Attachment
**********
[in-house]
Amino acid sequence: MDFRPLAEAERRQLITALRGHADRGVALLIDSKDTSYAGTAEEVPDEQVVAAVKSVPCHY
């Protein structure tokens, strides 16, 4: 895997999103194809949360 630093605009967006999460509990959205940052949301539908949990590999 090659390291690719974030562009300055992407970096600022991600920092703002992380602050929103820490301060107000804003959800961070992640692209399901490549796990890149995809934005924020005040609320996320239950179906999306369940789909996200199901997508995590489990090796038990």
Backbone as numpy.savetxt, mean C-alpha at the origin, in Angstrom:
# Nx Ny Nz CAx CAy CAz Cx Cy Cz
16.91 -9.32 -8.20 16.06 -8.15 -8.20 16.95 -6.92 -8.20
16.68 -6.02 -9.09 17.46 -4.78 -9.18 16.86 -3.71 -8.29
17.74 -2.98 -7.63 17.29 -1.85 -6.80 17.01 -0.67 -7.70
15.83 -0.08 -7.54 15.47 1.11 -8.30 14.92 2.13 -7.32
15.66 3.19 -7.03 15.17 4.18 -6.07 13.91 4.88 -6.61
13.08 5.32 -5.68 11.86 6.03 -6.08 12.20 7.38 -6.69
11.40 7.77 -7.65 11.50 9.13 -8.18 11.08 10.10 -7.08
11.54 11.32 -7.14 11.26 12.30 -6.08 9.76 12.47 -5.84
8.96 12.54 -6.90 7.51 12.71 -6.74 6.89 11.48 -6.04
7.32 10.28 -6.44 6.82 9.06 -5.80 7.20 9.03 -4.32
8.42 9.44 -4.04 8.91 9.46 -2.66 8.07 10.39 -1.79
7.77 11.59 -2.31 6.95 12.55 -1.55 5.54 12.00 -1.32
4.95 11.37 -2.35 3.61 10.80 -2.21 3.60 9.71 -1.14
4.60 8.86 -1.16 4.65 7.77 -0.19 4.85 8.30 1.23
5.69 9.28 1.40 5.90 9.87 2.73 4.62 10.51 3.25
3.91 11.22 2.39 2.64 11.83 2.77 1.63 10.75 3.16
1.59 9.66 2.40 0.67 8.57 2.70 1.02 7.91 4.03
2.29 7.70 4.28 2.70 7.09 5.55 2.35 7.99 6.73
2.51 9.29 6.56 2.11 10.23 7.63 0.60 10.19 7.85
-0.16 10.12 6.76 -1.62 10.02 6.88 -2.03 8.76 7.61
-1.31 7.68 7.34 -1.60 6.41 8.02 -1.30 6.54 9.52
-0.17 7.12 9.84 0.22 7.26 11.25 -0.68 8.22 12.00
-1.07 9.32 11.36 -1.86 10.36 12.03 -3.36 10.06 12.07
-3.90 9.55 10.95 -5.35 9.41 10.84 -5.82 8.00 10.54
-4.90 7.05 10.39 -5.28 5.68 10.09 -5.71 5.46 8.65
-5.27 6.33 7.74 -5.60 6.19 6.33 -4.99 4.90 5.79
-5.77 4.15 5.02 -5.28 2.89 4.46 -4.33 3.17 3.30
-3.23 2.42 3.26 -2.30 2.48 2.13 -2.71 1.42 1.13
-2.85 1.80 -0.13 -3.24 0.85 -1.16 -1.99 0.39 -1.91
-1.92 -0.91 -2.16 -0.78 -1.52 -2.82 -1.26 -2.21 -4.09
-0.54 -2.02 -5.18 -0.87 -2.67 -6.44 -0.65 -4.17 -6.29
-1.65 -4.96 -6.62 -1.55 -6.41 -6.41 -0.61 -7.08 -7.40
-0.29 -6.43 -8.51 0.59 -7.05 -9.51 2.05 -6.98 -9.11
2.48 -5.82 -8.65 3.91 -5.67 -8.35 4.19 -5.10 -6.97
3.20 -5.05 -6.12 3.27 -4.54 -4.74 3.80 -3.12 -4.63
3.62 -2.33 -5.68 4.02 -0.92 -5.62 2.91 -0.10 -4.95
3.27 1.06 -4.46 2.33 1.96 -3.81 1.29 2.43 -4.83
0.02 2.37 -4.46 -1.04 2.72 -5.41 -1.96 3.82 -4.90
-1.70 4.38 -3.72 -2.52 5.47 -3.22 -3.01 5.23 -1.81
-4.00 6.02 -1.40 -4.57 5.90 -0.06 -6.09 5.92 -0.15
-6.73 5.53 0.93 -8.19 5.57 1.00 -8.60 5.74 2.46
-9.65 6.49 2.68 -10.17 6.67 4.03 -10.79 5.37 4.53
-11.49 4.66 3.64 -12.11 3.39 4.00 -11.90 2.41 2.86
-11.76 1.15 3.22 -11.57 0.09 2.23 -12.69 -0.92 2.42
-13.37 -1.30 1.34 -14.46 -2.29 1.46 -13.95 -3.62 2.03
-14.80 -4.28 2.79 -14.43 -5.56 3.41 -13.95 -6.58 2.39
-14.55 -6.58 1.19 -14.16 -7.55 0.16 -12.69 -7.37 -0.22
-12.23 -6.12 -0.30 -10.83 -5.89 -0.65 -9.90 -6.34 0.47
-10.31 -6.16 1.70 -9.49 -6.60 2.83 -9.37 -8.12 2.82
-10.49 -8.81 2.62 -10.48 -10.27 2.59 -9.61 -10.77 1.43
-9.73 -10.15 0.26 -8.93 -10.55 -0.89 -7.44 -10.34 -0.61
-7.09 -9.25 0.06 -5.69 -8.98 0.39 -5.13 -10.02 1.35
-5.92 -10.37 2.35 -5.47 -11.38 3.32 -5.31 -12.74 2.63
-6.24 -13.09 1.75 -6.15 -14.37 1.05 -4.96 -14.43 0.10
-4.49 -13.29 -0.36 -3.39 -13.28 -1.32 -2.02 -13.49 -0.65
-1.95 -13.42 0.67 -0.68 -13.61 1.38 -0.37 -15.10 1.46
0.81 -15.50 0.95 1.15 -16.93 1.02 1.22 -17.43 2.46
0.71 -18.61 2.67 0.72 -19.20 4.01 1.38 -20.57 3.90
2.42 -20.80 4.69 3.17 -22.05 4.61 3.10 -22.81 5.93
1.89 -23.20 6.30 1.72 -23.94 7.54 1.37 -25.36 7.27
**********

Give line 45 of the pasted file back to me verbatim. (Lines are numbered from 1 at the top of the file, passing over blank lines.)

-4.00 6.02 -1.40 -4.57 5.90 -0.06 -6.09 5.92 -0.15